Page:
Continuing from last strip's comments:
Presenting a quest to the PCs as an out-of-character GM narration has the advantage that the players know exactly what the quest is, and can start the several hours of prepping and choosing equipment from the equipment lists right away.
Presenting it to them in-character as an NPC has the advantage that the PCs can argue about whether or not they should accept the quest, or in fact what the quest actually is, or they can even reject the quest outright.
This latter option, rejecting the quest, is actually an important part of The Hero's Journey, as outlined by comparative mythologist Joseph Campbell in his seminal book The Hero with a Thousand Faces. The first stage of the Hero's Journey is the Call to Adventure, which is followed immediately by Refusal of the Call. We see this in Episode IV: A New Hope, when Luke first learns of his father from Obi-Wan, and of Obi-Wan's request to follow him on a quest to rescue Princess Leia. Luke's immediate reaction is the Refusal of the Call:
Alderaan? I'm not going to Alderaan. I've got to go home. It's late, I'm in for it as it is. [...] I can't get involved! I've got work to do! It's not that I like the Empire. I hate it! But there's nothing I can do about it right now. It's such a long way from here.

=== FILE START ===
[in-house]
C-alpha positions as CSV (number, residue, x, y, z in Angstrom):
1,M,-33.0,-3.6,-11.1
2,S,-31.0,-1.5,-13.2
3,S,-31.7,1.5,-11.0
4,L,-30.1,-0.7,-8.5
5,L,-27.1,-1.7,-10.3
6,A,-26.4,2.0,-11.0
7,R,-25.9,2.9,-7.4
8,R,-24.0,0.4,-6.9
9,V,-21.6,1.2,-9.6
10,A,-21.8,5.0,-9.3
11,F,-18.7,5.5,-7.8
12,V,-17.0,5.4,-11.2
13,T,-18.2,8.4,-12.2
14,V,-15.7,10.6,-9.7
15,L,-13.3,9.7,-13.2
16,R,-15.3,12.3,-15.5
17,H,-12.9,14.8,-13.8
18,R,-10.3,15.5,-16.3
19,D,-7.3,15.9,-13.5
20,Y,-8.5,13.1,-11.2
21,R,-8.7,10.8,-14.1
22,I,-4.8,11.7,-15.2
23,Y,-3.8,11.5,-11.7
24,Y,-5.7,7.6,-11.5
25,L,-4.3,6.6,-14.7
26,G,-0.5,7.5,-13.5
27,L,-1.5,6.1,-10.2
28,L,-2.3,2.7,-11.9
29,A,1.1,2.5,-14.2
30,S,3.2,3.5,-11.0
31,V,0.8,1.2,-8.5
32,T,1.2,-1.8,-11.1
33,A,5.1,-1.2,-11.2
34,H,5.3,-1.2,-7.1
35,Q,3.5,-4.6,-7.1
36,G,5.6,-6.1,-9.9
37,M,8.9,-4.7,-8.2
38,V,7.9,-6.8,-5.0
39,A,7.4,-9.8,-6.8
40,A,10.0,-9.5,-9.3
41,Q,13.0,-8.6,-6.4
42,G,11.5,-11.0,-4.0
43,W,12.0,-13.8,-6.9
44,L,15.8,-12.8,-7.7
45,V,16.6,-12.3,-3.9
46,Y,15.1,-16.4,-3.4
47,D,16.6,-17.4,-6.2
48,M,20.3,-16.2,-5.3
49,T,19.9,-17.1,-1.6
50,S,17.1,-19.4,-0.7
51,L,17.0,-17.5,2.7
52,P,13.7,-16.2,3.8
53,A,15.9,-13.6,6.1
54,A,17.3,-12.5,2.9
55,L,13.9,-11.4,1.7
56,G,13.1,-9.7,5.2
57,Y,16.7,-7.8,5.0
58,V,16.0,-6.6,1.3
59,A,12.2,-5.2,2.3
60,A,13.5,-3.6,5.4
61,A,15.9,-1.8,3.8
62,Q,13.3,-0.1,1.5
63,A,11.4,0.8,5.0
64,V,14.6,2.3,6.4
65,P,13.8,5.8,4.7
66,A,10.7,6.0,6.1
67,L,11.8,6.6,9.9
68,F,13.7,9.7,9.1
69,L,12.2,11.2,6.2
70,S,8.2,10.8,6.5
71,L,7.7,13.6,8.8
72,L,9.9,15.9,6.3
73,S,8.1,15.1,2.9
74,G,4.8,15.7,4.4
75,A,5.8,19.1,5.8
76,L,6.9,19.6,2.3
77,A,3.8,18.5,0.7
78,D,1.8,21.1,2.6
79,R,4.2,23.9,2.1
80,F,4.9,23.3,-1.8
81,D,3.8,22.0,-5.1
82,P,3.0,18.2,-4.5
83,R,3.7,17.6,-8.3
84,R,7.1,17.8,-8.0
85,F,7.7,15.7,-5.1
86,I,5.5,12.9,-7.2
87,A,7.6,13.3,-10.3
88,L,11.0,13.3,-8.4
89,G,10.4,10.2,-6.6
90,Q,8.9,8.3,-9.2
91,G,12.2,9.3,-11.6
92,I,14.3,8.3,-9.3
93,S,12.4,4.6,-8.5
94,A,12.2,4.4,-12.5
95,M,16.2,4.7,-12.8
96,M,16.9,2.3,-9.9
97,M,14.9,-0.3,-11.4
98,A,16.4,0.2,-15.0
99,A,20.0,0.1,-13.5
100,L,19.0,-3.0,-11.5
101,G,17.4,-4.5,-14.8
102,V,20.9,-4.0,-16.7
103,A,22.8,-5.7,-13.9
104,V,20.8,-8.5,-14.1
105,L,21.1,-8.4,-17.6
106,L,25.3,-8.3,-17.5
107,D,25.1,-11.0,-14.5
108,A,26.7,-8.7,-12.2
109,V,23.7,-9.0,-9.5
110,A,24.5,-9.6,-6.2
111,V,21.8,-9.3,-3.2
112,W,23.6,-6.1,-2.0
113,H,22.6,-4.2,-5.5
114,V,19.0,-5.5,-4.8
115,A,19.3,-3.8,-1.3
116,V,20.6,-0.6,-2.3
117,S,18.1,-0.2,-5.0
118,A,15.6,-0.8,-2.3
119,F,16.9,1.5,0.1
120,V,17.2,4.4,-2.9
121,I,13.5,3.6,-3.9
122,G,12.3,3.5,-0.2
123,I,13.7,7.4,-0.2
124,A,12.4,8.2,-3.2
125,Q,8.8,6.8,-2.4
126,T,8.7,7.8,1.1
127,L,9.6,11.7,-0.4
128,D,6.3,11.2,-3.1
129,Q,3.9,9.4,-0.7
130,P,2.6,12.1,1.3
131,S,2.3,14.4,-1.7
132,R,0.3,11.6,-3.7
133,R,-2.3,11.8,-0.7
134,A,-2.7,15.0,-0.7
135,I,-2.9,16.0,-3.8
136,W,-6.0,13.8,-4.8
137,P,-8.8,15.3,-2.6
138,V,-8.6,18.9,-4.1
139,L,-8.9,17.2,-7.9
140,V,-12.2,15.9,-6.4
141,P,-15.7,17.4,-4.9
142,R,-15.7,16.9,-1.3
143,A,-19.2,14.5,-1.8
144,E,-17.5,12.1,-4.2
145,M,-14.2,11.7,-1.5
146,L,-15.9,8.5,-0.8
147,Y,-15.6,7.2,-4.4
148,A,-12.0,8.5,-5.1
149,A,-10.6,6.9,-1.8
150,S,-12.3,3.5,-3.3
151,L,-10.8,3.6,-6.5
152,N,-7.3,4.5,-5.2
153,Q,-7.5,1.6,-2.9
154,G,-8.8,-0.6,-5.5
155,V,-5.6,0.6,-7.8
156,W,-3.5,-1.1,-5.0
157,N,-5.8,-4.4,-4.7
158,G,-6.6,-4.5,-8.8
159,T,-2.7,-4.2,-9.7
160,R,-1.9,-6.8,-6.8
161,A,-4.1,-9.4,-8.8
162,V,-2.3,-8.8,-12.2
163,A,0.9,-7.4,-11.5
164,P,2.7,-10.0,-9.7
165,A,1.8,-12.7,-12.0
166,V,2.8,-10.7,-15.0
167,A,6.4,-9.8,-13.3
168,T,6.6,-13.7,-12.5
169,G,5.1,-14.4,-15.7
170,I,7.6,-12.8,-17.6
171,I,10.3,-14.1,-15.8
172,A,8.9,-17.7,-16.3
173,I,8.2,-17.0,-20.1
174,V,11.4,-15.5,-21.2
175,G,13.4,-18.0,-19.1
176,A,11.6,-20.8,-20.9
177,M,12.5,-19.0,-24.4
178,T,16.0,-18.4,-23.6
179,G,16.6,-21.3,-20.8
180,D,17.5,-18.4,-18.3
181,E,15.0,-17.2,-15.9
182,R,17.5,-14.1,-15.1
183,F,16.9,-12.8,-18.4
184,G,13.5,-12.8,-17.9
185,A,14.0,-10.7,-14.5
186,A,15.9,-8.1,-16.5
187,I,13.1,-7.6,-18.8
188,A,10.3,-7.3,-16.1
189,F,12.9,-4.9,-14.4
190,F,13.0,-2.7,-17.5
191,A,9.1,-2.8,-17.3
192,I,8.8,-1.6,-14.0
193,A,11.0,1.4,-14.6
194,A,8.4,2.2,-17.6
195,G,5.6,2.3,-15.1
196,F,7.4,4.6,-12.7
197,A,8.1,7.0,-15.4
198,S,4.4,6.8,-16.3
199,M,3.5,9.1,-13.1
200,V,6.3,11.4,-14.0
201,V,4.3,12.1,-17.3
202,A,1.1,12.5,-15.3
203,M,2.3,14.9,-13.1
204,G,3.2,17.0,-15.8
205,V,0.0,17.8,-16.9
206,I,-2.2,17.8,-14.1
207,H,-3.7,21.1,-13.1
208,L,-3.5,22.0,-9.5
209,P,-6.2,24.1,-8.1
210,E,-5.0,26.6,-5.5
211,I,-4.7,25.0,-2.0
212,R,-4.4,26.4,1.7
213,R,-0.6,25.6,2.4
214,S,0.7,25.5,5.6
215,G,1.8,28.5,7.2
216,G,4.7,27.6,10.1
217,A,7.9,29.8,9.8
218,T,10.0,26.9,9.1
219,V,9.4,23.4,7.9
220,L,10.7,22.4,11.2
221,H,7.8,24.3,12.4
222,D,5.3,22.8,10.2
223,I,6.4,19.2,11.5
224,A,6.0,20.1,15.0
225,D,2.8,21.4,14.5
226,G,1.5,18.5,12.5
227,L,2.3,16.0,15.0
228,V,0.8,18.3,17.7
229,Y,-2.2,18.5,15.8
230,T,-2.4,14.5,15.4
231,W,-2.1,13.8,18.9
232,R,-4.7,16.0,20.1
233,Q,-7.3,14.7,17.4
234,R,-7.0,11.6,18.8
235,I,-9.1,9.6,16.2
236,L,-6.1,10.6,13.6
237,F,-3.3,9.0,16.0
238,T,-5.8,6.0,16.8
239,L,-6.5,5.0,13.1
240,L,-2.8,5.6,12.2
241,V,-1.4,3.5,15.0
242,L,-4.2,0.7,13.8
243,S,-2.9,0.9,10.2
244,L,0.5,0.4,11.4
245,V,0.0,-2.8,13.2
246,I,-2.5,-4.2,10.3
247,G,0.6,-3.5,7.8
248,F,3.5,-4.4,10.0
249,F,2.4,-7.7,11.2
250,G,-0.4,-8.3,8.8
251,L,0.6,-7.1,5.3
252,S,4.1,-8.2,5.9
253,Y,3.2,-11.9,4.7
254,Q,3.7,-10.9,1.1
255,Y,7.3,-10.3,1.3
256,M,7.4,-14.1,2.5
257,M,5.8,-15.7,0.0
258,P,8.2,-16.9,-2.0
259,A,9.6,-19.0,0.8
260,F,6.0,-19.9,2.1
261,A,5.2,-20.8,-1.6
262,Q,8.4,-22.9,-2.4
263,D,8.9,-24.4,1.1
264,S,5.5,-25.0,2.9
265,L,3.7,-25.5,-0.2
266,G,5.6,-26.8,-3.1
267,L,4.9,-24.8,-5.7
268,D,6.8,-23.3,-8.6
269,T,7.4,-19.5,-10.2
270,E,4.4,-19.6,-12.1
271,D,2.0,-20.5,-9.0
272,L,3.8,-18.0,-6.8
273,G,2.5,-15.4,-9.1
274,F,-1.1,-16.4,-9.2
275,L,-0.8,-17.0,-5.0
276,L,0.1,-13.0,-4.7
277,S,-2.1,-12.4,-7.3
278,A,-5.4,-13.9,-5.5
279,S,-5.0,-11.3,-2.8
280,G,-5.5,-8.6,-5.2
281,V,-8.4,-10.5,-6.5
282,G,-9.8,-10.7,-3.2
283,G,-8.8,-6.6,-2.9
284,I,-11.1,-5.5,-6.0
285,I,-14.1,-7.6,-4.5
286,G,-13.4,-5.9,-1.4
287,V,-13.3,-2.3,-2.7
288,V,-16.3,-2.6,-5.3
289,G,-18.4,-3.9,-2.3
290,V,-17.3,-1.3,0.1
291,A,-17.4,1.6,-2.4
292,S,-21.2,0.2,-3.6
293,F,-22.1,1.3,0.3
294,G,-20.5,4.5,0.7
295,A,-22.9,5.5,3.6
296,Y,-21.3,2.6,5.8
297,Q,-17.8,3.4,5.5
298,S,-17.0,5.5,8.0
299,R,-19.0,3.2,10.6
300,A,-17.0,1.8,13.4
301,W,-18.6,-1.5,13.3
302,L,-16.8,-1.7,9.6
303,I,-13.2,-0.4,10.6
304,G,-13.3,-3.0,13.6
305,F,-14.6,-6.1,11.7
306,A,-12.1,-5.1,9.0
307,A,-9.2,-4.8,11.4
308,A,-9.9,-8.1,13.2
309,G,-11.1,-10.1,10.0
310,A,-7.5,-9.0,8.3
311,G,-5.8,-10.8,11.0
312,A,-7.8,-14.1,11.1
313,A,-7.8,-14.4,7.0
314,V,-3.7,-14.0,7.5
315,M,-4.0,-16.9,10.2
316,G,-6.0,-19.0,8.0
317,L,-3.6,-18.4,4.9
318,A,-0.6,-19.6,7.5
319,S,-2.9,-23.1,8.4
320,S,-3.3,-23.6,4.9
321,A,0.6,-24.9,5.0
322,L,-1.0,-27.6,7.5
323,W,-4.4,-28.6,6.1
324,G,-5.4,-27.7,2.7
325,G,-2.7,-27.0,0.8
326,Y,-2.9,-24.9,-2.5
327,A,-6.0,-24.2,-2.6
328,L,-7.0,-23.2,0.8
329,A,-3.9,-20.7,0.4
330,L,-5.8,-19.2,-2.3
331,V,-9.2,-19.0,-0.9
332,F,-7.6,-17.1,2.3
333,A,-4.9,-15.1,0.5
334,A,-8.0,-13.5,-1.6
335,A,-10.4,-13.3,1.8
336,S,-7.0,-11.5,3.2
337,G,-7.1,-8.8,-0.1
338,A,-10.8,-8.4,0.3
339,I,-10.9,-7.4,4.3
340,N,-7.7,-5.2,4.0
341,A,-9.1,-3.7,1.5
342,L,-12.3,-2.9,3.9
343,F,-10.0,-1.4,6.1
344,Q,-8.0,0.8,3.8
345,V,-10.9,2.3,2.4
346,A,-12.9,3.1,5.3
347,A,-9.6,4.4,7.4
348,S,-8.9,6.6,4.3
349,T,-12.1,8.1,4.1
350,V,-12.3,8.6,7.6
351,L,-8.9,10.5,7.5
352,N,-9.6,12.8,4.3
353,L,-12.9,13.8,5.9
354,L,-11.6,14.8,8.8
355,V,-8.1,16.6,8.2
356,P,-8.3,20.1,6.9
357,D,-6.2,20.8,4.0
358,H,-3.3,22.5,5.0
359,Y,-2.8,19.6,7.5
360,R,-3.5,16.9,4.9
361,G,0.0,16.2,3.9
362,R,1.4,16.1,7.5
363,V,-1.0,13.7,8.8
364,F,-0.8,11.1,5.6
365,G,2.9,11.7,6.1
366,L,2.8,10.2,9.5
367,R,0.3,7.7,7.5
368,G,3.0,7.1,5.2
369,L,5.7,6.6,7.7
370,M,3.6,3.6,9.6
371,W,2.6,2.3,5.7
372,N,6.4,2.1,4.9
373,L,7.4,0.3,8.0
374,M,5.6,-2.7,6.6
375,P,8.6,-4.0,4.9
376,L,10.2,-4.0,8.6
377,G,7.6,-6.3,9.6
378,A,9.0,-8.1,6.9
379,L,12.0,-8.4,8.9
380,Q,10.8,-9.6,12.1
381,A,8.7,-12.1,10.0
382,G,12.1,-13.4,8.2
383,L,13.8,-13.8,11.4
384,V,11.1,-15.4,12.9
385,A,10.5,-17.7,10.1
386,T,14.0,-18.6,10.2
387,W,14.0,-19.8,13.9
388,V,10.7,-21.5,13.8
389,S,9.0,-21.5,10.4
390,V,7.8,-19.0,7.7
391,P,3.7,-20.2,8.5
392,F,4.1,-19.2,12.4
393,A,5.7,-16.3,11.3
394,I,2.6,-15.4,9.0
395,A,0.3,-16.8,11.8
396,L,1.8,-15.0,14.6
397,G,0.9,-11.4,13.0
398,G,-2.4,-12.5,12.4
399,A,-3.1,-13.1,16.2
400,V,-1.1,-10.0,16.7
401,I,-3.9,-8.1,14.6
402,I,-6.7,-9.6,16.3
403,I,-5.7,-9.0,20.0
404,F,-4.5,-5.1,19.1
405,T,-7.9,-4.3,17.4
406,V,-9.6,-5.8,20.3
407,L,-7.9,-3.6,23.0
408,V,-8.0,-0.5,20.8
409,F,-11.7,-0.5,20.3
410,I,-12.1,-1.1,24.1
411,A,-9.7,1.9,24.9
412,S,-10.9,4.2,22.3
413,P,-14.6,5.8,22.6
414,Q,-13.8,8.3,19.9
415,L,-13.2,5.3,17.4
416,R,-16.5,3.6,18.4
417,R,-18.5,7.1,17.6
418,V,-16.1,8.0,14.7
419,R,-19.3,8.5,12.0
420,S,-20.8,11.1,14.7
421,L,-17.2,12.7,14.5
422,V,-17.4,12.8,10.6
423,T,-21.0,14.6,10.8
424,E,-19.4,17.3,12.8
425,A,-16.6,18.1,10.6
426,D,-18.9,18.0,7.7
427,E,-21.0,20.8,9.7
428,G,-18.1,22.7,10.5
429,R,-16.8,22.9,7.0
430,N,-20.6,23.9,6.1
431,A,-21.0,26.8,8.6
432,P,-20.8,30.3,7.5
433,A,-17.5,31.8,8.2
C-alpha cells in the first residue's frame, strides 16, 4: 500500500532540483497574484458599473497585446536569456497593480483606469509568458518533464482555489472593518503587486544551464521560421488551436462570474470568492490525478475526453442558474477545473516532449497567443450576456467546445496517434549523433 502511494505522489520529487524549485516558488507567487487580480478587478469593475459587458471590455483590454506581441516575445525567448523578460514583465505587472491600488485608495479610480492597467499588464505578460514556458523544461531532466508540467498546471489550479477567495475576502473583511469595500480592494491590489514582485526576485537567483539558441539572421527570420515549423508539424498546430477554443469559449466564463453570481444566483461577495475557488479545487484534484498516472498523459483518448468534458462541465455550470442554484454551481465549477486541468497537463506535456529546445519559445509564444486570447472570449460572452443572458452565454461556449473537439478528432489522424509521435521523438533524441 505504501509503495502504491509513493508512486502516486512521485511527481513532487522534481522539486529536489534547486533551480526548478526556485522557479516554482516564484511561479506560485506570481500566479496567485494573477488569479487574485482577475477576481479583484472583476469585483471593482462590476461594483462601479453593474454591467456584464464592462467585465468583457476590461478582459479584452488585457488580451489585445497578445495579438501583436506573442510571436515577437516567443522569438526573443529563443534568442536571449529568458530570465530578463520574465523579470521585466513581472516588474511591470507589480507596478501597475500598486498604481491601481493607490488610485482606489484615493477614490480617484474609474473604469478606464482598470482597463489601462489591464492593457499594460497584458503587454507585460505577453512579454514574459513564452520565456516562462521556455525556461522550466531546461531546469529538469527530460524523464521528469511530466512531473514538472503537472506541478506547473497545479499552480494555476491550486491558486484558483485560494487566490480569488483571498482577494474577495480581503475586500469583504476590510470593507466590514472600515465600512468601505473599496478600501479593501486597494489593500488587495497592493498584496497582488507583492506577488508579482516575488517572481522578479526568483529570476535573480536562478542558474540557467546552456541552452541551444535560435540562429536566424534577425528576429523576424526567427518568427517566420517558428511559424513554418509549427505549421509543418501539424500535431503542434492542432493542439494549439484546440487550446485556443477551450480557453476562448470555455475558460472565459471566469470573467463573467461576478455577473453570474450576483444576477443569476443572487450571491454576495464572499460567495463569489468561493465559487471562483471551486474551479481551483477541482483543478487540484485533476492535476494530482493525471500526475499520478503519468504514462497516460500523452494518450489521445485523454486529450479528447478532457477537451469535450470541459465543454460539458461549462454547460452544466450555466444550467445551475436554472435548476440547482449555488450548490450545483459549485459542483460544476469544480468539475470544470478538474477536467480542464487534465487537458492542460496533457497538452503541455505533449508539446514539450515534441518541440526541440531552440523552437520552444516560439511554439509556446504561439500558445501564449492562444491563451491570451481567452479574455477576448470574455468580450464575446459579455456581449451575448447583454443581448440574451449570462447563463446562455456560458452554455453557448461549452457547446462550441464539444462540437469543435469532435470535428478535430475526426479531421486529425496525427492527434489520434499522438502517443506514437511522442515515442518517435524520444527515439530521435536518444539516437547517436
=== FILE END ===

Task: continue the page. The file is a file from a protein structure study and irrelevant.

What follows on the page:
Similarly, both Bilbo and Frodo initially reject the respective quests offered to them by Gandalf, and there are dozens of other examples going back all the way to Greek and Babylonian mythology. So if you wish to mine this rich vein of heroic archetypes, you have to allow your players the option of refusing the quest. Of course later* you drag them into it anyway since you've spent over 100 hours writing the damn adventure, but you have to give them that chance.
* Sometimes years later, after they're finally done with that thing they decided they wanted to do instead that you then had to make up on the spot.
R2-D2: Finding some kids' lost parents? Boring hook, but it could lead to something interesting.
Luke: I know! We'll ask Yoda. His midi-chlorians should be able to search a huge area in no time.
GM: Um... You call for Yoda, but he's not there.
Luke: What? That's odd.
Chewbacca: Clearly something's happened to him.
R2-D2: Aha! We've already found the real quest!
C-3PO: He can't just fly through space. Someone must have taken him away.
Luke: Quick! Who's left Endor recently?
Wicket: Um... Wedge left yesterday. He said he had a mission.
R2-D2: The game is afoot!
Wicket: Er... What about the kids with the missing parents?
Luke: Just feed them some... native boar-wolf or something until we get back.
Wicket: But how will they pay for it?